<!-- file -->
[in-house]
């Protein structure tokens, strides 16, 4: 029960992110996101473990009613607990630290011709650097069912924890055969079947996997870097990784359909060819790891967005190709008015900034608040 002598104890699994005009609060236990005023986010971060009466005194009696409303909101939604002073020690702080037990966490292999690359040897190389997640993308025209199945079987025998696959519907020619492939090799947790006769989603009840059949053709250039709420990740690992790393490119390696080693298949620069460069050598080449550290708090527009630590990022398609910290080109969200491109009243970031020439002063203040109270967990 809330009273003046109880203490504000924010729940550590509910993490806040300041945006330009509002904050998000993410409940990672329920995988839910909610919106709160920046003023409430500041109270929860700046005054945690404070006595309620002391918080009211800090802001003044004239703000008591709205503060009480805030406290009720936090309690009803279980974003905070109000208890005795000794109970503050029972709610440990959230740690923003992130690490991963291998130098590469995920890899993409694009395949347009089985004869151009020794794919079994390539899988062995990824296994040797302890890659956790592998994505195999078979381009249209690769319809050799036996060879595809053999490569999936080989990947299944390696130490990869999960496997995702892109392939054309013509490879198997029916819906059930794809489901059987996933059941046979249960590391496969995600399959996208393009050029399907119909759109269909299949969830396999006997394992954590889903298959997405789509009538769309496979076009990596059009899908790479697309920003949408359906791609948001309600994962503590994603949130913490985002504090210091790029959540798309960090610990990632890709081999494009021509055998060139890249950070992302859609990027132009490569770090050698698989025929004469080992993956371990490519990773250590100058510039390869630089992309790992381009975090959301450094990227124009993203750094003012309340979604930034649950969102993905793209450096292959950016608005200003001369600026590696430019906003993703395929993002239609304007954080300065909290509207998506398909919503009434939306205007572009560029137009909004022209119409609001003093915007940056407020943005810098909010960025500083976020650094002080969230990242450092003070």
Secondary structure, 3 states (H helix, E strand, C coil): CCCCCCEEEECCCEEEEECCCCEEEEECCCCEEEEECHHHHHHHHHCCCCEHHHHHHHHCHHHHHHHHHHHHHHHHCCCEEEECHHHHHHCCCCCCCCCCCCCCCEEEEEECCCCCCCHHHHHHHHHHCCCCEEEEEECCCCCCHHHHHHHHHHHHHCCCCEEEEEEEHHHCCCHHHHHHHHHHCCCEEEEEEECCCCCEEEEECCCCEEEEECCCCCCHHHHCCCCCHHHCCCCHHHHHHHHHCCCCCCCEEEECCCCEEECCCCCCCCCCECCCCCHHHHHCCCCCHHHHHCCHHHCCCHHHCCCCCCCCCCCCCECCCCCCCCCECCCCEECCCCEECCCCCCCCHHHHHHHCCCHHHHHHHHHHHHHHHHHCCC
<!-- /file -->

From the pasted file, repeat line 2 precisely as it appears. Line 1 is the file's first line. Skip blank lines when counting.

């Protein structure tokens, strides 16, 4: 029960992110996101473990009613607990630290011709650097069912924890055969079947996997870097990784359909060819790891967005190709008015900034608040 002598104890699994005009609060236990005023986010971060009466005194009696409303909101939604002073020690702080037990966490292999690359040897190389997640993308025209199945079987025998696959519907020619492939090799947790006769989603009840059949053709250039709420990740690992790393490119390696080693298949620069460069050598080449550290708090527009630590990022398609910290080109969200491109009243970031020439002063203040109270967990 809330009273003046109880203490504000924010729940550590509910993490806040300041945006330009509002904050998000993410409940990672329920995988839910909610919106709160920046003023409430500041109270929860700046005054945690404070006595309620002391918080009211800090802001003044004239703000008591709205503060009480805030406290009720936090309690009803279980974003905070109000208890005795000794109970503050029972709610440990959230740690923003992130690490991963291998130098590469995920890899993409694009395949347009089985004869151009020794794919079994390539899988062995990824296994040797302890890659956790592998994505195999078979381009249209690769319809050799036996060879595809053999490569999936080989990947299944390696130490990869999960496997995702892109392939054309013509490879198997029916819906059930794809489901059987996933059941046979249960590391496969995600399959996208393009050029399907119909759109269909299949969830396999006997394992954590889903298959997405789509009538769309496979076009990596059009899908790479697309920003949408359906791609948001309600994962503590994603949130913490985002504090210091790029959540798309960090610990990632890709081999494009021509055998060139890249950070992302859609990027132009490569770090050698698989025929004469080992993956371990490519990773250590100058510039390869630089992309790992381009975090959301450094990227124009993203750094003012309340979604930034649950969102993905793209450096292959950016608005200003001369600026590696430019906003993703395929993002239609304007954080300065909290509207998506398909919503009434939306205007572009560029137009909004022209119409609001003093915007940056407020943005810098909010960025500083976020650094002080969230990242450092003070």